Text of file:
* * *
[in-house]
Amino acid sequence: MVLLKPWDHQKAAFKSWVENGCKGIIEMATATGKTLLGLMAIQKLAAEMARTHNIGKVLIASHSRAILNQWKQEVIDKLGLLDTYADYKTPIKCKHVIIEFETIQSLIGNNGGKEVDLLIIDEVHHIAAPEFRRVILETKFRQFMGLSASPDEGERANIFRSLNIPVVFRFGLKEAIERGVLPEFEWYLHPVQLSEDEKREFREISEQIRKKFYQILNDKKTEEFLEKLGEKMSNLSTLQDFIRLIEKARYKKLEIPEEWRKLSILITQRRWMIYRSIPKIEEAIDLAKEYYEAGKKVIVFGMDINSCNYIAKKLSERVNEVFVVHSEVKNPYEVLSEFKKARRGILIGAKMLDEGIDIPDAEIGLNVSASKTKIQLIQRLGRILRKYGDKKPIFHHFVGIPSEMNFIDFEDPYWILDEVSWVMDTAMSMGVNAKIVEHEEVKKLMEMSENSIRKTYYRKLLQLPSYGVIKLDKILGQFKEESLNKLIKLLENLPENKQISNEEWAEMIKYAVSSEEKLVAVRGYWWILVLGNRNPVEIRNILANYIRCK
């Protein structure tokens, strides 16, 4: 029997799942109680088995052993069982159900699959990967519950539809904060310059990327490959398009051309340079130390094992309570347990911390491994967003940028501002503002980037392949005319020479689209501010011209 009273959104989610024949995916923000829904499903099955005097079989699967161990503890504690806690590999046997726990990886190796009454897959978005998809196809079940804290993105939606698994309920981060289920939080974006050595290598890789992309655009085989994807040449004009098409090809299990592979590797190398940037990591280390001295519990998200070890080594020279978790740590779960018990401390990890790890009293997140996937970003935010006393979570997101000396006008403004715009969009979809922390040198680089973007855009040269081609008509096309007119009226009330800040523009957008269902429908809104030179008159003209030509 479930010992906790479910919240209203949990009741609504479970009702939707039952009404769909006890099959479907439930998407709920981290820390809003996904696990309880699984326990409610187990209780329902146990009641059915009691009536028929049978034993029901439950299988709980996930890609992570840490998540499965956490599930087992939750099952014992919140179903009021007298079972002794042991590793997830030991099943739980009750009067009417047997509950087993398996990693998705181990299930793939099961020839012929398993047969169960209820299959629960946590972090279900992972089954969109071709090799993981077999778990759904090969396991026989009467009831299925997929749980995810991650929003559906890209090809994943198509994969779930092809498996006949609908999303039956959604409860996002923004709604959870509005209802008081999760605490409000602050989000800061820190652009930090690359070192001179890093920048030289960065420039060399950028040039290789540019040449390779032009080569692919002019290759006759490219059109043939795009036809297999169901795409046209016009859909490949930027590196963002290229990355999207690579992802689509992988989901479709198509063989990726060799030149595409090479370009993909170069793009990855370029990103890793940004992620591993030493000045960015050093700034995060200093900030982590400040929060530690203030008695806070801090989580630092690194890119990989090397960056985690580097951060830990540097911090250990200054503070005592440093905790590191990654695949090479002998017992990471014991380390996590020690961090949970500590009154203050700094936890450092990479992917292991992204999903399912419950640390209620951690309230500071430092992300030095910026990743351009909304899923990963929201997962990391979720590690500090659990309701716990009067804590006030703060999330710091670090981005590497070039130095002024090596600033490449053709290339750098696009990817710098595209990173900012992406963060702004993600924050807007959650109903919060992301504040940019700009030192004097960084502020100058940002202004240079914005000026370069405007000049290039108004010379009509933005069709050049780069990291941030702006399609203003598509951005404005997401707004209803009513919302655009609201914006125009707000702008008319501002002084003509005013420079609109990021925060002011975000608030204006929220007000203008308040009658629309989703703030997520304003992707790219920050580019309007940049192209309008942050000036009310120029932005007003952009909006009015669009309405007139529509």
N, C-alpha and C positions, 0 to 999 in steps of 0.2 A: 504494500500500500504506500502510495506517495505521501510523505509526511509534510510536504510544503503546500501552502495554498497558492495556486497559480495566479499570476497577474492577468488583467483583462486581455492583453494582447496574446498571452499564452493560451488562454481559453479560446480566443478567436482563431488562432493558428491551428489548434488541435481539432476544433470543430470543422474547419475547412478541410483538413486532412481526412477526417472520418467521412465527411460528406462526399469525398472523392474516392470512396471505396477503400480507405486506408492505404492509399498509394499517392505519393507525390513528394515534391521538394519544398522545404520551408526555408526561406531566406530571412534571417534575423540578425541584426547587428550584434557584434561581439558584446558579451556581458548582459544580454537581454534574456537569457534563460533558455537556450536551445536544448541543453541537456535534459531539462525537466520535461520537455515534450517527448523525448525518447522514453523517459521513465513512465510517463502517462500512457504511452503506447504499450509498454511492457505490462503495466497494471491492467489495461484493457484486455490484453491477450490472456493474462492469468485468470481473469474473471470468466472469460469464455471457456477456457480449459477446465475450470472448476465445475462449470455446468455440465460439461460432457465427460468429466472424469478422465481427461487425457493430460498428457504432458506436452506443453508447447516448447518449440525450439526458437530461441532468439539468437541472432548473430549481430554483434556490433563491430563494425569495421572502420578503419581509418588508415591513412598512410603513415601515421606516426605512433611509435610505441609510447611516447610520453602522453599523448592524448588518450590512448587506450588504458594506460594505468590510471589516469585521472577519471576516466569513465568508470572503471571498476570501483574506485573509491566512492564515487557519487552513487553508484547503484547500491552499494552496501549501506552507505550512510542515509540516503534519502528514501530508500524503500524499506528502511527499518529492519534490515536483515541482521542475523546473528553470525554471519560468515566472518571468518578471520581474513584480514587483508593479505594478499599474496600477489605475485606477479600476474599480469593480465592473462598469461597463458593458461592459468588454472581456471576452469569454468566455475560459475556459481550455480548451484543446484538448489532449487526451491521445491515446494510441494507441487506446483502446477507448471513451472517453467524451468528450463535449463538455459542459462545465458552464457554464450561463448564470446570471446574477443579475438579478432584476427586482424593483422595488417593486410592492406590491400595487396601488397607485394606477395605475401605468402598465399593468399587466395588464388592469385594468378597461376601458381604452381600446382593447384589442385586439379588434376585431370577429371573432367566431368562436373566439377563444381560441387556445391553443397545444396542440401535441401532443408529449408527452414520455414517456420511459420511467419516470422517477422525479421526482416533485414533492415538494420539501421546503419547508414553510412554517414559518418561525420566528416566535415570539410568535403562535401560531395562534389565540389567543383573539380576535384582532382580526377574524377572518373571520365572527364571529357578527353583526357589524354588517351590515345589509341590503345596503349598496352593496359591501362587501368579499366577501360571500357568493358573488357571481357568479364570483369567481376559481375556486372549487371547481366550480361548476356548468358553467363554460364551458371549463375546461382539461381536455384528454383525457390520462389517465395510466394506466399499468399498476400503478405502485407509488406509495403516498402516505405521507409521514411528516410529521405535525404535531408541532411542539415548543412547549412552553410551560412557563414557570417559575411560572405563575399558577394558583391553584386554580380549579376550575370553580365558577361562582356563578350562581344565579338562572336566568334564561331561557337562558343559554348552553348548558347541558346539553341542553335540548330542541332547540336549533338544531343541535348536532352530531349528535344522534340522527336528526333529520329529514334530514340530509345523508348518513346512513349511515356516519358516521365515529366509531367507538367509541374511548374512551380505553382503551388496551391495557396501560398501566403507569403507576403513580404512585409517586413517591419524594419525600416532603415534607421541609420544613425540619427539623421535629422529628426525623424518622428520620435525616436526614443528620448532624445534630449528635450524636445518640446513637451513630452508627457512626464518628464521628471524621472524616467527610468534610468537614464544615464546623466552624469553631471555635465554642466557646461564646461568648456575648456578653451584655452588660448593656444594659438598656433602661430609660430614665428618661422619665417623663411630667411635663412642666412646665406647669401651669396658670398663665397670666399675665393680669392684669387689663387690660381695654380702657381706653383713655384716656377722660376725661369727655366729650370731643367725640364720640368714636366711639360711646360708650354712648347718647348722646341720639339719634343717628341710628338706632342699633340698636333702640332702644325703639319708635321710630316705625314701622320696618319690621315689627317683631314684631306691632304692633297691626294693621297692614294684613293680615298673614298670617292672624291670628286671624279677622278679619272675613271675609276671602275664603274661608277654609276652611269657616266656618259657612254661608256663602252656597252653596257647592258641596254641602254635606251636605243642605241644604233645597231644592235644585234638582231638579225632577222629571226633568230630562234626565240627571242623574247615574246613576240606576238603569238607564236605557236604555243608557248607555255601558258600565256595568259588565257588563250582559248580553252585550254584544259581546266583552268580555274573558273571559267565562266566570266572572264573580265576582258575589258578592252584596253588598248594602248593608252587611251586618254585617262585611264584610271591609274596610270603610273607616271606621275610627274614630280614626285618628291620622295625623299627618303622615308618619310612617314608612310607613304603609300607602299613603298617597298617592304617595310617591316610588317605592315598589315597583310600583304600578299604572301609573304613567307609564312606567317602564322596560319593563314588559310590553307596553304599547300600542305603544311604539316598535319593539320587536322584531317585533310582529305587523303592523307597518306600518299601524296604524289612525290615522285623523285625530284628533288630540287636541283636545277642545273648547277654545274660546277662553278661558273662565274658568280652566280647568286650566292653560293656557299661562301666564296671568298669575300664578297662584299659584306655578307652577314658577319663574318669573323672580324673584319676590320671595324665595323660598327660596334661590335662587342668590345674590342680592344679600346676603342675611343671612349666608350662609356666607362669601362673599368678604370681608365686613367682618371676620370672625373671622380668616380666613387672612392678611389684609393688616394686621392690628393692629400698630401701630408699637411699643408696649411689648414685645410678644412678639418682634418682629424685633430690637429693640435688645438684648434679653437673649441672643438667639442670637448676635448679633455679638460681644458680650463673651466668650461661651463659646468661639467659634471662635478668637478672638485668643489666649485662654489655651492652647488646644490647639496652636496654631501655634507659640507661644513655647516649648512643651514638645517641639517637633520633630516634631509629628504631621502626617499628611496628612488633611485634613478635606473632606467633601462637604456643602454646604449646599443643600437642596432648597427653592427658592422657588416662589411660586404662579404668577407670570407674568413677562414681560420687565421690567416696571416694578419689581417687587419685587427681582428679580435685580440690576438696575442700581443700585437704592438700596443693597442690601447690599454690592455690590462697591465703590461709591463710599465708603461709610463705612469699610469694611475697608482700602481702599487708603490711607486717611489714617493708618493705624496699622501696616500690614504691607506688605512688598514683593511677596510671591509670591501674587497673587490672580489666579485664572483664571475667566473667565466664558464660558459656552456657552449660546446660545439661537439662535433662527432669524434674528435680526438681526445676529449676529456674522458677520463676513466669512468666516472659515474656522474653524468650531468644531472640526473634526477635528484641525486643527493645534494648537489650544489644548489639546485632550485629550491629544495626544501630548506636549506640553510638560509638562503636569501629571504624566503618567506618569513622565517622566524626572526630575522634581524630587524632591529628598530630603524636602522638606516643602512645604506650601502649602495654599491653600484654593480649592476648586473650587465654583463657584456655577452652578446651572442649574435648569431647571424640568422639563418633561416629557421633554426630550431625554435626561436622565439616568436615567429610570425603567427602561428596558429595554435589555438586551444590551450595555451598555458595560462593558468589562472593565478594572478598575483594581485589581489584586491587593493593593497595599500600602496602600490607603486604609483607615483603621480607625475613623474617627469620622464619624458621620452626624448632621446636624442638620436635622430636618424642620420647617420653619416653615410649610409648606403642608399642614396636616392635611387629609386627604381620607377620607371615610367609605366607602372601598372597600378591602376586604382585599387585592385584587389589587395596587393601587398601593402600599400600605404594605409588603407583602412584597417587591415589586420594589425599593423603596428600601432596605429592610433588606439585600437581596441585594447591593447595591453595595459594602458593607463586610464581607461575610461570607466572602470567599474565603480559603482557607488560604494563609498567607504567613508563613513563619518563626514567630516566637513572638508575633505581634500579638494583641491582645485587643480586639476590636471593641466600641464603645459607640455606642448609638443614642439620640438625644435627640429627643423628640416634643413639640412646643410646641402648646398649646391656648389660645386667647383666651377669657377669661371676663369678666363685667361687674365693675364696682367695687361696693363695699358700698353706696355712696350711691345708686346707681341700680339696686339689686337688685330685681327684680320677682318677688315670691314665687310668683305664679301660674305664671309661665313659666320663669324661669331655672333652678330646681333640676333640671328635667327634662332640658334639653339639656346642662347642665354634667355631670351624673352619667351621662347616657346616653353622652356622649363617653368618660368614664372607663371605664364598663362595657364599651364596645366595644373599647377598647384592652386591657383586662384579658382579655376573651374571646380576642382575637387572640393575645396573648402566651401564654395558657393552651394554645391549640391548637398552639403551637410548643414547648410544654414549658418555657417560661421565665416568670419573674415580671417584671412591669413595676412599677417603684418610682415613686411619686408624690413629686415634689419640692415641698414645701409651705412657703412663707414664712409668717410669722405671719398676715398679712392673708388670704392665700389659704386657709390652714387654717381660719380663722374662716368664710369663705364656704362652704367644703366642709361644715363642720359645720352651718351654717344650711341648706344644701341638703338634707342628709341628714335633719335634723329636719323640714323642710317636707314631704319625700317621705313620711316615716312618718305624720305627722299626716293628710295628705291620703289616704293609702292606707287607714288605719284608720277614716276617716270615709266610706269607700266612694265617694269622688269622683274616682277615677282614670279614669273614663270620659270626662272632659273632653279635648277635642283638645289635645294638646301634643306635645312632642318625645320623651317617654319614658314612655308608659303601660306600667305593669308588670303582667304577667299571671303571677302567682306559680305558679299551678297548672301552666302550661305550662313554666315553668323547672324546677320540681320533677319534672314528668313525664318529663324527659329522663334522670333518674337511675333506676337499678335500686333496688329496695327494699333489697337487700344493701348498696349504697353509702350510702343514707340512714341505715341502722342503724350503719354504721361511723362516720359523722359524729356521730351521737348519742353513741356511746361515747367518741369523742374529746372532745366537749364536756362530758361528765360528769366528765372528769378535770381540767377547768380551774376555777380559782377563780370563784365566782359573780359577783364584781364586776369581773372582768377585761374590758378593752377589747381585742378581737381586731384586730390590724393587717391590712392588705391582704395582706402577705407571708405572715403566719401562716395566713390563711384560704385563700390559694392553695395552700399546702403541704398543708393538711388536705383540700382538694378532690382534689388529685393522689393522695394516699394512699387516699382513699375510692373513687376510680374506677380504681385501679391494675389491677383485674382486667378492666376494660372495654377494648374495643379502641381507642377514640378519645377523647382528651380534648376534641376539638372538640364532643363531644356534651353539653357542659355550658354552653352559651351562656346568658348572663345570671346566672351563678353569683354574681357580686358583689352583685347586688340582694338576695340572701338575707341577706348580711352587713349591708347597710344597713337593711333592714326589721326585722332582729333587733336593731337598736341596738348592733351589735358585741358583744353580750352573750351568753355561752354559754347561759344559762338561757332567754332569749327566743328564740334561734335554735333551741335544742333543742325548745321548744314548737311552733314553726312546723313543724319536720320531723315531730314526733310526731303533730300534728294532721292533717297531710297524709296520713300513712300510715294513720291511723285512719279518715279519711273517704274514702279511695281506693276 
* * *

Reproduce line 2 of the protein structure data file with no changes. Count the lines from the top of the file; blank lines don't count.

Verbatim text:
Amino acid sequence: MVLLKPWDHQKAAFKSWVENGCKGIIEMATATGKTLLGLMAIQKLAAEMARTHNIGKVLIASHSRAILNQWKQEVIDKLGLLDTYADYKTPIKCKHVIIEFETIQSLIGNNGGKEVDLLIIDEVHHIAAPEFRRVILETKFRQFMGLSASPDEGERANIFRSLNIPVVFRFGLKEAIERGVLPEFEWYLHPVQLSEDEKREFREISEQIRKKFYQILNDKKTEEFLEKLGEKMSNLSTLQDFIRLIEKARYKKLEIPEEWRKLSILITQRRWMIYRSIPKIEEAIDLAKEYYEAGKKVIVFGMDINSCNYIAKKLSERVNEVFVVHSEVKNPYEVLSEFKKARRGILIGAKMLDEGIDIPDAEIGLNVSASKTKIQLIQRLGRILRKYGDKKPIFHHFVGIPSEMNFIDFEDPYWILDEVSWVMDTAMSMGVNAKIVEHEEVKKLMEMSENSIRKTYYRKLLQLPSYGVIKLDKILGQFKEESLNKLIKLLENLPENKQISNEEWAEMIKYAVSSEEKLVAVRGYWWILVLGNRNPVEIRNILANYIRCK